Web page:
On April 30, 1907, a crowd gathered at the Elks Club to form a citywide commercial club. Local merchant Andrew Jackson Jarrell (1860-1935) was elected the first president of the club. The organization immediately began work on paving downtown muddy sidewalks, promoting shopping, negotiating new transportation opportunities, and producing marketing materials for the City of Temple. The club also was influential in gaining the Blackland experiment station which encouraged other businesses to move to Temple and Bell County.
In 1912, the Temple Commercial Club merged with the Young Men’s Business Club to form the Temple Chamber of Commerce. Over the years, the Chamber participated in supporting citizens of Bell County with fundraising campaigns, military support efforts during both world wars and the establishment of Temple Junior College. The Chamber also negotiated placement of Camp Hood (now Fort Hood), McCloskey General Hospital (now Olin E. Teague Veterans Center), Lake Belton and many more projects. All of these led to industrial, medical and transportation growth in Temple and Bell County. For over a century, the Temple Chamber of Commerce has provided essential leadership to attract economic development to the city.”
The Temple Chamber of Commerce recently received a Temple Historic Marker from the Temple Historic Preservation Committee. The marker was presented to the Chamber Board of Directors on February 27, 2020.
According to the City of Temple’s website, the Temple Historic Marker Program is a project of the Temple Historic Preservation Committee. The Committee created the program to recognize Temple’s many historic landmarks, businesses, and organizations, and to instill a sense of community pride.
The City of Temple, established in 1881, was built by innovators and visionaries, is deeply rooted in history, yet driven by progress. Many citizens, including the Temple Historic Preservation Committee, keep a grasp on their roots and work diligently to preserve the history of the city. They recognize historic treasures while preserving their stories for future generations.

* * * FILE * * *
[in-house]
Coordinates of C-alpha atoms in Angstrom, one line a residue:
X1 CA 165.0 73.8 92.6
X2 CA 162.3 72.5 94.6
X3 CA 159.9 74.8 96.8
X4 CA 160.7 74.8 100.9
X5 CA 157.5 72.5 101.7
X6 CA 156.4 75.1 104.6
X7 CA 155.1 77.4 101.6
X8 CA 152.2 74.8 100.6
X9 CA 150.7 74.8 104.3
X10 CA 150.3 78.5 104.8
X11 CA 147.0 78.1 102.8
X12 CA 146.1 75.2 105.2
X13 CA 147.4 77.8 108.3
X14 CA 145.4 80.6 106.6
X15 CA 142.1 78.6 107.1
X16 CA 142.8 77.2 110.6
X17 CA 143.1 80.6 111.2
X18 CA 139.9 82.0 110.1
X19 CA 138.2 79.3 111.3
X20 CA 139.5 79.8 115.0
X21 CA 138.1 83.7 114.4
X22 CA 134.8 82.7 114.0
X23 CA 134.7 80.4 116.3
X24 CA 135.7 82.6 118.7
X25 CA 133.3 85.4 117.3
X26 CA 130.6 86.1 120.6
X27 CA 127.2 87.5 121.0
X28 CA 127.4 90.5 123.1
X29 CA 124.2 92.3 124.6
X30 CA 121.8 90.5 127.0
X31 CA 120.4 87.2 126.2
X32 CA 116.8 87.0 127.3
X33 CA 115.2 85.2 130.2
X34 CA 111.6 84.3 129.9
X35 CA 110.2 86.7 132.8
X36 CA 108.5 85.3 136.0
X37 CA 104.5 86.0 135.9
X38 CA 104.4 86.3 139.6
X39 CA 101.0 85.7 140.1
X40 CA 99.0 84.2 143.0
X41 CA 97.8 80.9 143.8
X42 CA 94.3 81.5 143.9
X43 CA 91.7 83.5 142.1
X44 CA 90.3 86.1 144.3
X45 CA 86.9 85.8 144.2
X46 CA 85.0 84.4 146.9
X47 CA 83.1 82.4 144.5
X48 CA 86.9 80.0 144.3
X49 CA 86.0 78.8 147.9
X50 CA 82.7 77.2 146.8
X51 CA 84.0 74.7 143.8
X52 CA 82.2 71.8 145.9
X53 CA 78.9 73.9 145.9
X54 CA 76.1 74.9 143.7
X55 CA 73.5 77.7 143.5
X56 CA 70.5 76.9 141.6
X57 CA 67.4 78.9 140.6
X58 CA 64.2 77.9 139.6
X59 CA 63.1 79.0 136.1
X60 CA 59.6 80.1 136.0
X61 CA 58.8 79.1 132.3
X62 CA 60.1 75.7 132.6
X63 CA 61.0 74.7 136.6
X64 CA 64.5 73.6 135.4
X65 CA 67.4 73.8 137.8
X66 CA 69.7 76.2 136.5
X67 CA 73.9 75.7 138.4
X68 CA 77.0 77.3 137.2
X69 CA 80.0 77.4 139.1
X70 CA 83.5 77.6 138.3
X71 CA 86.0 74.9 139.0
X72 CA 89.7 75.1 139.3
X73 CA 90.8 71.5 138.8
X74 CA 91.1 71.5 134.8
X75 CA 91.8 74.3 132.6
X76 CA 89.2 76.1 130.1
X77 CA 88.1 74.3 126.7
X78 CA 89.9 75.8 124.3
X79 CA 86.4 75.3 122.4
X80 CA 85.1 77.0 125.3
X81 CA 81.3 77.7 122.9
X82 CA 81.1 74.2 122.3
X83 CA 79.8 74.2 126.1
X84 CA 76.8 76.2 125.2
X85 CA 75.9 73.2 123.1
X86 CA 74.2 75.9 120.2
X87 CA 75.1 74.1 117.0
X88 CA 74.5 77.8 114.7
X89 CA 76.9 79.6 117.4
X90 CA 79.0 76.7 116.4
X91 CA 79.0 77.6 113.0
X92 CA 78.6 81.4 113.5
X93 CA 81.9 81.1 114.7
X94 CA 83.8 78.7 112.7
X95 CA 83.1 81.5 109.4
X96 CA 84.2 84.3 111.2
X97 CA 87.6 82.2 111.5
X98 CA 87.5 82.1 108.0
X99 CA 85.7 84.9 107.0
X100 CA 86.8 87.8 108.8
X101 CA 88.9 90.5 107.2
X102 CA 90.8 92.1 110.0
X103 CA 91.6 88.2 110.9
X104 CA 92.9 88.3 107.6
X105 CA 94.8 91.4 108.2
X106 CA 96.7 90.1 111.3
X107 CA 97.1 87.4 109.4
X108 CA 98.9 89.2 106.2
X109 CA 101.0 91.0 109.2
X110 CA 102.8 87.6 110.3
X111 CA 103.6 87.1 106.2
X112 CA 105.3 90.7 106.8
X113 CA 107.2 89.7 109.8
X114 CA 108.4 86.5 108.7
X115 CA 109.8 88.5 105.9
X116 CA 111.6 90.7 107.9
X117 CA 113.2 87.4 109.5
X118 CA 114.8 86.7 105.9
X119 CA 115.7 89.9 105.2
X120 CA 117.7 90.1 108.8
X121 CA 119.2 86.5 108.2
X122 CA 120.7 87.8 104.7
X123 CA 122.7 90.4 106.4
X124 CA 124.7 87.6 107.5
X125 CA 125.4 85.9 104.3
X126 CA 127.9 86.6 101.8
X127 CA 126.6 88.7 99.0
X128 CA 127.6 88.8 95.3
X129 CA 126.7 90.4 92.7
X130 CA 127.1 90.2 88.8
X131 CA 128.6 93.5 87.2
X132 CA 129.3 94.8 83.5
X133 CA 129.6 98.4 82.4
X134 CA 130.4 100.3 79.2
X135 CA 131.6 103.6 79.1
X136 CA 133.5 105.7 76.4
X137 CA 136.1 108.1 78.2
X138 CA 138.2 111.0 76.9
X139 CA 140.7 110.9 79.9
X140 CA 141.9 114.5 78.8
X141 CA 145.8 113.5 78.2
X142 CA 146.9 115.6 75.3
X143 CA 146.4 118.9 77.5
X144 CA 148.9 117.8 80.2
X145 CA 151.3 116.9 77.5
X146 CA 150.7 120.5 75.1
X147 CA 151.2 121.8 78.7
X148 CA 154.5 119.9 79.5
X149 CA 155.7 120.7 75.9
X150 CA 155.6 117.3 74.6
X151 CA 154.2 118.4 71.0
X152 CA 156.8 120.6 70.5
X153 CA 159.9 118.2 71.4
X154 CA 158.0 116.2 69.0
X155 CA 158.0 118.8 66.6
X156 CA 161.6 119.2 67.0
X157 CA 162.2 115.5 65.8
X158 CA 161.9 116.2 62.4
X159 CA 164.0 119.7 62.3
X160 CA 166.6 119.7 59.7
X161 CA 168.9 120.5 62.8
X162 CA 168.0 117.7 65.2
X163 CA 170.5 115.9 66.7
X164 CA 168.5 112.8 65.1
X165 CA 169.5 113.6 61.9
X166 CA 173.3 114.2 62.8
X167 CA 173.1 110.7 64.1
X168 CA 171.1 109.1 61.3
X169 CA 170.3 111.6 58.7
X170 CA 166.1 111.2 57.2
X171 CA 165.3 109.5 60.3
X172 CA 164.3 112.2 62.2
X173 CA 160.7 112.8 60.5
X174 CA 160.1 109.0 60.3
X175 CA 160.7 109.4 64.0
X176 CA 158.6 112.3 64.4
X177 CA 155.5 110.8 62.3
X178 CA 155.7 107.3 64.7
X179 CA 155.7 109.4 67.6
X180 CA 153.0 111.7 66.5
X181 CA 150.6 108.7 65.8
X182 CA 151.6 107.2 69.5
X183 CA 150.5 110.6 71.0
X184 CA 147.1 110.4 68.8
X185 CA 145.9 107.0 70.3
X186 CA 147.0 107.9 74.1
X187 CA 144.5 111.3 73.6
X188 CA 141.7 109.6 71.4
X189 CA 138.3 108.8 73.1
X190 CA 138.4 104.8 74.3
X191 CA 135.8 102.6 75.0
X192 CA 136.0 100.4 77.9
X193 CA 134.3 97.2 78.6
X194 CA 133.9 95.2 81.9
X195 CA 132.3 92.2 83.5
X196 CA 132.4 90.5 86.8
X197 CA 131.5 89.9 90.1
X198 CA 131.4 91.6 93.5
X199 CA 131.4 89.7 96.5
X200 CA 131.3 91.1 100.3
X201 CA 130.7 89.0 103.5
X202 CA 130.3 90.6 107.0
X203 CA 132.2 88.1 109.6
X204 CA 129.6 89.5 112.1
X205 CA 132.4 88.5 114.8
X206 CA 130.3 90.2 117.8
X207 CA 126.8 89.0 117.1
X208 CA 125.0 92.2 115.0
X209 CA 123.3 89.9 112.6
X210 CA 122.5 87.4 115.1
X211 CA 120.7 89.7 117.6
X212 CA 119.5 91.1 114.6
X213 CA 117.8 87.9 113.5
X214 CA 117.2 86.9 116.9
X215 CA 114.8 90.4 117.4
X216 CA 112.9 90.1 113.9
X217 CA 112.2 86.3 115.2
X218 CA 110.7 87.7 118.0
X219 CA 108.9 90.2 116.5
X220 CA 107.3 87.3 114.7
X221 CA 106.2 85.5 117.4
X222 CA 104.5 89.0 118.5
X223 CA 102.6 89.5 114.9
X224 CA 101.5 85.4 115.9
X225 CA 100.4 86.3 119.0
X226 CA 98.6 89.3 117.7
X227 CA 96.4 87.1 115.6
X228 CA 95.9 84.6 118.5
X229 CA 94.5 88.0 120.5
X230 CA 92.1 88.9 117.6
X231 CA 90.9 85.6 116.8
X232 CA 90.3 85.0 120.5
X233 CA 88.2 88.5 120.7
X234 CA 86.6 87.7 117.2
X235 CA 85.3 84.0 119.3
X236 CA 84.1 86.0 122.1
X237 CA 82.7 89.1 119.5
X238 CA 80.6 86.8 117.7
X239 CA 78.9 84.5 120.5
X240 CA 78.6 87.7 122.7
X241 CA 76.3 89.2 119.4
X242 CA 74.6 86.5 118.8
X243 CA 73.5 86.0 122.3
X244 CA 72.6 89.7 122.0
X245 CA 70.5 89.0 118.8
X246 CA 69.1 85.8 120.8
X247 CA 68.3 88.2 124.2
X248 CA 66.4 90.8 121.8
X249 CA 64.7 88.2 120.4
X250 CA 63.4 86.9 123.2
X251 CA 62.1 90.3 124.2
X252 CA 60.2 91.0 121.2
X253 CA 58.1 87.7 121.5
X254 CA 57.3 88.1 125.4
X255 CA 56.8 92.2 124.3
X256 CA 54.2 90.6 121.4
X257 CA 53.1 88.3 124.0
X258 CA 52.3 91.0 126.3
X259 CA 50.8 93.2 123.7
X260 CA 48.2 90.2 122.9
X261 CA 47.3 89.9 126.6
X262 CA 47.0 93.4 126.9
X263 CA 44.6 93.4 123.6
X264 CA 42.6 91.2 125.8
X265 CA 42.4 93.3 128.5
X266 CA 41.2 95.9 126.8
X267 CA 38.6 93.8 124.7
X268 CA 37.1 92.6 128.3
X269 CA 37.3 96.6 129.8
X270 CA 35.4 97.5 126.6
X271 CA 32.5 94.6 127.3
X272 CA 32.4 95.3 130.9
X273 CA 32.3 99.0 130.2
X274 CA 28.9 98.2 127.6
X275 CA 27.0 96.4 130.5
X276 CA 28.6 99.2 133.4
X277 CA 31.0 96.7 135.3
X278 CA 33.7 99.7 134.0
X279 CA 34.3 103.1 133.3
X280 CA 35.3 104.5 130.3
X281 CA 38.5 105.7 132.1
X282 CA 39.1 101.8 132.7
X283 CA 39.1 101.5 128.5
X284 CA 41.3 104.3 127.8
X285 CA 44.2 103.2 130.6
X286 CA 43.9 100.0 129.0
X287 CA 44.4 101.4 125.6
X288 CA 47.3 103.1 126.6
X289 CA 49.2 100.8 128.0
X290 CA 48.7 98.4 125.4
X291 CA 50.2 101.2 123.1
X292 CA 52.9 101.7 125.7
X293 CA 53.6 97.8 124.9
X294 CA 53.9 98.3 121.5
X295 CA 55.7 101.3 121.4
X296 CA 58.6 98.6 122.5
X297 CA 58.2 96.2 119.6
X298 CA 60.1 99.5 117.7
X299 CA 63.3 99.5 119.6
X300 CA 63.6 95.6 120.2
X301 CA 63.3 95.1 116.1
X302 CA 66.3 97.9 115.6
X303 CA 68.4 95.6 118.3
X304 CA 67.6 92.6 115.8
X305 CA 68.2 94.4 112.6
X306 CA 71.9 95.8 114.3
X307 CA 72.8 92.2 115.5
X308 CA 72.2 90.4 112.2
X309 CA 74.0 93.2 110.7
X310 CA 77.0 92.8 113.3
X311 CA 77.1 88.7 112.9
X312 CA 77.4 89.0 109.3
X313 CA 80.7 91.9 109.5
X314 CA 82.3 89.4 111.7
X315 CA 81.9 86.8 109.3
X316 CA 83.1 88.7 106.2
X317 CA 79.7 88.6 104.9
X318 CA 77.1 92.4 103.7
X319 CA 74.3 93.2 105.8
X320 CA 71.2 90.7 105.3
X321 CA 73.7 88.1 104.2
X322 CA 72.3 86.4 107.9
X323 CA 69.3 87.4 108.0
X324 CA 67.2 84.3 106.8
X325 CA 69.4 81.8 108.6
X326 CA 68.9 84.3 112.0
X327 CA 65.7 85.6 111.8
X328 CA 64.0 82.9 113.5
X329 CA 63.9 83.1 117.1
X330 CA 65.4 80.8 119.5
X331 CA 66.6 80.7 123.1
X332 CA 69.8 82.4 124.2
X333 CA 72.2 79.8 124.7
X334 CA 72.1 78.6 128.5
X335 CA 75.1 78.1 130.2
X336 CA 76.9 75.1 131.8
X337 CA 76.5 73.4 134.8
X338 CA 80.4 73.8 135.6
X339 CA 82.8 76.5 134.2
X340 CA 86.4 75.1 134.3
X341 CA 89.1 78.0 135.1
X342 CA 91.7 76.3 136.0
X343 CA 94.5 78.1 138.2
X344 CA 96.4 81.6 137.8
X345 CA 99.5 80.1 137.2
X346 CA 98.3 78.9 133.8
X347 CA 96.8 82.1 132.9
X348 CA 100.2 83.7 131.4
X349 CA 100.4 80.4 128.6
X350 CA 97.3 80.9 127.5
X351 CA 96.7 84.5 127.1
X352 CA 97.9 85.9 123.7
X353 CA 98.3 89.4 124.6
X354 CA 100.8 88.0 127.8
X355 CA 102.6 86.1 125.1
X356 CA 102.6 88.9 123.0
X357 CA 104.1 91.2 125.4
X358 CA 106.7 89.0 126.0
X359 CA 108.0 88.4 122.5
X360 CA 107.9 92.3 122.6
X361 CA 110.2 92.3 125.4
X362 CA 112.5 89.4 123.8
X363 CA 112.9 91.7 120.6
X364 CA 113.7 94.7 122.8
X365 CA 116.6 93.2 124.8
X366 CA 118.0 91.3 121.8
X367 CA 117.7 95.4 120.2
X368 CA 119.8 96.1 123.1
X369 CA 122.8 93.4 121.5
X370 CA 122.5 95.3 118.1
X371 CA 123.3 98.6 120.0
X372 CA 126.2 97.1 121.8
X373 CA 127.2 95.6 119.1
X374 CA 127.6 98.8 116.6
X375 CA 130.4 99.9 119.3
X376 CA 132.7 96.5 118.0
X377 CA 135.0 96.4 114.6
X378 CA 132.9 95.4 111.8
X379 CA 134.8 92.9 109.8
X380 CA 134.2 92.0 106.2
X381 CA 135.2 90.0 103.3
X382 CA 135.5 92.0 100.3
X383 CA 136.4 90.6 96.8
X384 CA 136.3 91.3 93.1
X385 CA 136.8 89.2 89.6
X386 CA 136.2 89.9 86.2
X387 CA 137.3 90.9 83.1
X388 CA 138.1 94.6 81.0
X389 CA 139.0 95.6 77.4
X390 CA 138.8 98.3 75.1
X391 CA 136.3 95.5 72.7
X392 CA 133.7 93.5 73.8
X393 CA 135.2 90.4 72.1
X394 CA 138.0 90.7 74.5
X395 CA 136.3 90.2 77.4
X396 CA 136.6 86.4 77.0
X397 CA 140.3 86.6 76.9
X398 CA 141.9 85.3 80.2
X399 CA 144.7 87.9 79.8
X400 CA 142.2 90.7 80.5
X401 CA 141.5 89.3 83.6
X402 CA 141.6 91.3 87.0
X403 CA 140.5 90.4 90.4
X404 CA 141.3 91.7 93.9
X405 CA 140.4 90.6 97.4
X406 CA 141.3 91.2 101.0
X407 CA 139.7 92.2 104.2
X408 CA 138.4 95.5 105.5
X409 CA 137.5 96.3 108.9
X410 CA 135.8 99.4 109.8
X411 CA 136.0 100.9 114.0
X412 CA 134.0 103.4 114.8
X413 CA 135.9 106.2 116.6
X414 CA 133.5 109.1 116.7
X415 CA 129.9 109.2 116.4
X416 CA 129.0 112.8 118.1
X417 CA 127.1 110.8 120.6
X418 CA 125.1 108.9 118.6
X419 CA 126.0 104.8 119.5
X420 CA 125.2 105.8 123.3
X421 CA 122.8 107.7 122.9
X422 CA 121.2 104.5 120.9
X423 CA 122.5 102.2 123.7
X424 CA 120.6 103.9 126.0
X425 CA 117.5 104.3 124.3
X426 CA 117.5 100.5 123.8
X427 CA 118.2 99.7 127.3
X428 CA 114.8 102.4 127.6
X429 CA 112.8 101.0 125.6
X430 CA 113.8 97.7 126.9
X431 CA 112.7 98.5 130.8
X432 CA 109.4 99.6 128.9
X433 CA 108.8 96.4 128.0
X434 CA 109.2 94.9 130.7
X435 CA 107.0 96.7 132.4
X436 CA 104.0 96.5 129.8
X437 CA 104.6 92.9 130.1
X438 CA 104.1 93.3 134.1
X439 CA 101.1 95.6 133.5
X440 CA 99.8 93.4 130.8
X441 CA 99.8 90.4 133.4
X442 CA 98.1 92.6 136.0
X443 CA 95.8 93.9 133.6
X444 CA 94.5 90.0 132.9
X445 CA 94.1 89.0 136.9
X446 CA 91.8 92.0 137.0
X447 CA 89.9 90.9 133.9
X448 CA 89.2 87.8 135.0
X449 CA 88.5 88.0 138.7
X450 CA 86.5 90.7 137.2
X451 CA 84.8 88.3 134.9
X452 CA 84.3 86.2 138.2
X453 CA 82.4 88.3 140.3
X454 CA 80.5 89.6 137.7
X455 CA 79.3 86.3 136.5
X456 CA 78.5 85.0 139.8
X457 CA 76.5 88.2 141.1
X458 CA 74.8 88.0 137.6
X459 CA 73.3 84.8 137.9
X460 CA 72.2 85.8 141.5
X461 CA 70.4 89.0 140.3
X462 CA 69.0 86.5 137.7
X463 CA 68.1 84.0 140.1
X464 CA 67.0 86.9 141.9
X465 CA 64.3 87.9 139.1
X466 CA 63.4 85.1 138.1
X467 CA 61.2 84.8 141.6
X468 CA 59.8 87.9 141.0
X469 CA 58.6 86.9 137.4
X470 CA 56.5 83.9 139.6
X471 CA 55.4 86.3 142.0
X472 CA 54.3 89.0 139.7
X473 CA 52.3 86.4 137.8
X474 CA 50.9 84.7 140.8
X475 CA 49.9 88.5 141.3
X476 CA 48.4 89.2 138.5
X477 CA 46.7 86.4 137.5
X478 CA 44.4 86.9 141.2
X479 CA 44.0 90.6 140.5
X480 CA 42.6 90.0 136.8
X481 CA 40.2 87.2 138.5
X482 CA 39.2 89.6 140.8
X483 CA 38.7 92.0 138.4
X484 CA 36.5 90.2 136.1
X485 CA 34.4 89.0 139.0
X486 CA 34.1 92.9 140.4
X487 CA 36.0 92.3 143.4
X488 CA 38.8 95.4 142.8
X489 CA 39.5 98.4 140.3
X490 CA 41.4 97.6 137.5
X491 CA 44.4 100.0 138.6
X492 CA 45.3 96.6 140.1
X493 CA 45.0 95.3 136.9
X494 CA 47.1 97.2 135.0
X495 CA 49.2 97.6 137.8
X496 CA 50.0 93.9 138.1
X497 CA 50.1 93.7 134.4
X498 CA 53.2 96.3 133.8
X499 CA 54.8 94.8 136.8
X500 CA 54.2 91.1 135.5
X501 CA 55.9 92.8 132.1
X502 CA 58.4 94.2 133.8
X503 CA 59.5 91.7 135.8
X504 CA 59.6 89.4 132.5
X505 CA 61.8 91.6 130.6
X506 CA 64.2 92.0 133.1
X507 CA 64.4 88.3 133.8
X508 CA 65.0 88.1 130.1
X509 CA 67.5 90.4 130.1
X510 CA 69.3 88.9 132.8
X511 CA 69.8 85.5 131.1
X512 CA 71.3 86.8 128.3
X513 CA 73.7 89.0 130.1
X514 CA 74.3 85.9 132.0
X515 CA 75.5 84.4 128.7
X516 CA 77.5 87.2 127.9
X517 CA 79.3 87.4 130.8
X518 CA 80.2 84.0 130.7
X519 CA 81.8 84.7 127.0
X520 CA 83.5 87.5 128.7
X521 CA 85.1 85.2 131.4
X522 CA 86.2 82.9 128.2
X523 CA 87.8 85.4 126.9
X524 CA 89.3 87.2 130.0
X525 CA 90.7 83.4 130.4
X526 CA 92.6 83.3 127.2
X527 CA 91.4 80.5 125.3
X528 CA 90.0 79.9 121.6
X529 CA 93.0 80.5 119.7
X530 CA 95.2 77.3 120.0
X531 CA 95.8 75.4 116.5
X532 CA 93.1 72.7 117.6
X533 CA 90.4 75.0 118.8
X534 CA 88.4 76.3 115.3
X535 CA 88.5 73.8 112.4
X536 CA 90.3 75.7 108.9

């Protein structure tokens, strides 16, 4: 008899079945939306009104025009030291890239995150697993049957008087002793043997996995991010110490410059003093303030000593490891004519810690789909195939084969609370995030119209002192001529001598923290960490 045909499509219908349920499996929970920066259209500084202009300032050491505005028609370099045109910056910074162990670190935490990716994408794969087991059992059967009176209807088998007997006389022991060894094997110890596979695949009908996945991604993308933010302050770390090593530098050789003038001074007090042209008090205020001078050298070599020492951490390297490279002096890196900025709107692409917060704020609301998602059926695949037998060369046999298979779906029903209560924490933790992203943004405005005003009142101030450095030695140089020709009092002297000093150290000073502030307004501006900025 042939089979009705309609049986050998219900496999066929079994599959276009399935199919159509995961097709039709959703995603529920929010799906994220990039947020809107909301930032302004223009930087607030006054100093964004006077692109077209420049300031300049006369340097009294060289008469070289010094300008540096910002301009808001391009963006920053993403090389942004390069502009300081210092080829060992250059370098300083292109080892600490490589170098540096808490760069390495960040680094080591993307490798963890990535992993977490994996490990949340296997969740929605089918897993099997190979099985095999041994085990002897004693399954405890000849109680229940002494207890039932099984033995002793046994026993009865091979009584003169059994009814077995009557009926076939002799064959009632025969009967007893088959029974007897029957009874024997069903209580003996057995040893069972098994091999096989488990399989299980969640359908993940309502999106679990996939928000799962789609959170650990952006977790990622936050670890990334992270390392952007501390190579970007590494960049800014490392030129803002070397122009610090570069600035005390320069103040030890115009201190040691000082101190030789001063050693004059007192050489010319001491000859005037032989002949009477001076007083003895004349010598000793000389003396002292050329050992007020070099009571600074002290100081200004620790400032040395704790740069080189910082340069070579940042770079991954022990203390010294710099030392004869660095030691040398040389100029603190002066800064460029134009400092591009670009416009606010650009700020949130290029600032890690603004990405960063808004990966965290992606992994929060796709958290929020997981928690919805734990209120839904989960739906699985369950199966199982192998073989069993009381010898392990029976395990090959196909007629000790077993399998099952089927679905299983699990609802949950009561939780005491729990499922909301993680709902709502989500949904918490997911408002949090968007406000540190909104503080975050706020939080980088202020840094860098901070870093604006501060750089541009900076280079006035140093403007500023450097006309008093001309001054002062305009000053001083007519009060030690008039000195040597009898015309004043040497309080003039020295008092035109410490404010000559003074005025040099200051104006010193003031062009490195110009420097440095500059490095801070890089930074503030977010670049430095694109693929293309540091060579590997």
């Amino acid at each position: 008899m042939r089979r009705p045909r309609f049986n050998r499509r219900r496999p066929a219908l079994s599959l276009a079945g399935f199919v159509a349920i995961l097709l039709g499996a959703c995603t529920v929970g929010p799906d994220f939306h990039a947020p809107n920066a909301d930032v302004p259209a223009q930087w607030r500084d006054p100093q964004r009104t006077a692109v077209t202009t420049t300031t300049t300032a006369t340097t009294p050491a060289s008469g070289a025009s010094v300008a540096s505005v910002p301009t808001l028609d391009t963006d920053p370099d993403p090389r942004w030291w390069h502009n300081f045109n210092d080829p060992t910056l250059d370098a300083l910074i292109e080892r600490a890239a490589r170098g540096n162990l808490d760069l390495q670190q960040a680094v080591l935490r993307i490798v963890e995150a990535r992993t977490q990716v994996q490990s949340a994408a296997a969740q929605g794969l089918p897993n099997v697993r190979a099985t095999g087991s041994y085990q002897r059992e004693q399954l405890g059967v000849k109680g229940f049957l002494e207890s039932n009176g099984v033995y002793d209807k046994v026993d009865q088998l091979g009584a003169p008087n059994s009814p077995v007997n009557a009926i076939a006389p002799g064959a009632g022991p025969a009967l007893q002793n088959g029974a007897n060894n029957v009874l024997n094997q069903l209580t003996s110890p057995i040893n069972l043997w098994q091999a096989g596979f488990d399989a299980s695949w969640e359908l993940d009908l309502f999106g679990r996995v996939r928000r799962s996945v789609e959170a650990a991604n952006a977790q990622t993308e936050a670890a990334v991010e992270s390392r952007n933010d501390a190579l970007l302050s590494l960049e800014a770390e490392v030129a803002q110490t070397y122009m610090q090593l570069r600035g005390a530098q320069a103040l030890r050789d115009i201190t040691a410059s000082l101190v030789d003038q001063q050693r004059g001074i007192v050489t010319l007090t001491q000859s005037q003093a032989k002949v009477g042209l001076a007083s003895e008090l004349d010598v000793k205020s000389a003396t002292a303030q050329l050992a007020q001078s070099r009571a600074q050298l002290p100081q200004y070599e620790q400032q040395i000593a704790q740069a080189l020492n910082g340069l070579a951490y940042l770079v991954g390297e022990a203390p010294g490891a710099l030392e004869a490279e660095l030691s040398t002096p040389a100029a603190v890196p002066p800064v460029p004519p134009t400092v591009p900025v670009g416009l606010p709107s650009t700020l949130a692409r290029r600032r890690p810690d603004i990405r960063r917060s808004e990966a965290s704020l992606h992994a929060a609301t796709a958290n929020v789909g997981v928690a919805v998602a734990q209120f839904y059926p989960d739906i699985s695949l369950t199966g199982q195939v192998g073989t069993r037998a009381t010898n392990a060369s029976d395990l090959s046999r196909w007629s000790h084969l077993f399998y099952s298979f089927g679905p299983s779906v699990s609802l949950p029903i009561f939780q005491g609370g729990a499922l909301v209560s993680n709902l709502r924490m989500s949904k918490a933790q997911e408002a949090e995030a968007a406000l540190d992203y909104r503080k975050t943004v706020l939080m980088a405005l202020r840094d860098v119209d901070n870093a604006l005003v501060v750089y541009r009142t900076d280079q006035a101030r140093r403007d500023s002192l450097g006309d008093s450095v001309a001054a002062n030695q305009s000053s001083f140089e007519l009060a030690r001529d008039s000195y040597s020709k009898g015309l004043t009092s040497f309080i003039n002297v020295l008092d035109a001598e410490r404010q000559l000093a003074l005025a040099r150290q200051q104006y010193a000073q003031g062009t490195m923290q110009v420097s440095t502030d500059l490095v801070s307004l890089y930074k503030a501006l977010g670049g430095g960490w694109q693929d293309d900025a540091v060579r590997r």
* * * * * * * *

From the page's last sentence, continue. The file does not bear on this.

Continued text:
“What an honor to receive a Temple Historic Marker,” noted Drayton McLane III, Chair of the Chamber Board of Directors. “The Chamber has played an integral role in Temple’s development and leadership.”
Founded as the Temple Commercial Club in 1907, the Chamber is not part of the City of Temple or Bell County Government, nor is it a political party or social club. It is a voluntary 501(c)(6) not-for-profit organization with professional staff and a skilled volunteer Board of Directors. The volunteer Board of Directors donates their time, resources, and expertise to improve the community and promote economic growth and stability.
From its beginning, the Temple Chamber of Commerce has welcomed all business owners, professionals, and anyone involved in trade and commerce. The idea was simple, as announced at the first meeting: There was “strength in numbers and cooperation.”
The Temple Chamber has a rich history that began with paving downtown sidewalks and streets for shoppers in 1909. Throughout the organization’s 113-year history, it was part of numerous landmark projects that contributed to Temple’s heritage, growth, development, and improvement.
Some of those projects include securing the Blackland Experiment Station; creation of Temple College; negotiations for Fort Hood becoming a permanent installation in Bell County; the VA locating in Temple; creation of Lake Belton; location of Interstate 35; creation of the Temple Christmas Parade; and creation of Bloomin’ Temple.
“The Chamber is proud of our history and the role the organization has played in the economic vitality of our region,” noted Rod Henry, Chamber President. “Due to our forefathers, the Chamber can effectively serve the business community, and we are grateful.”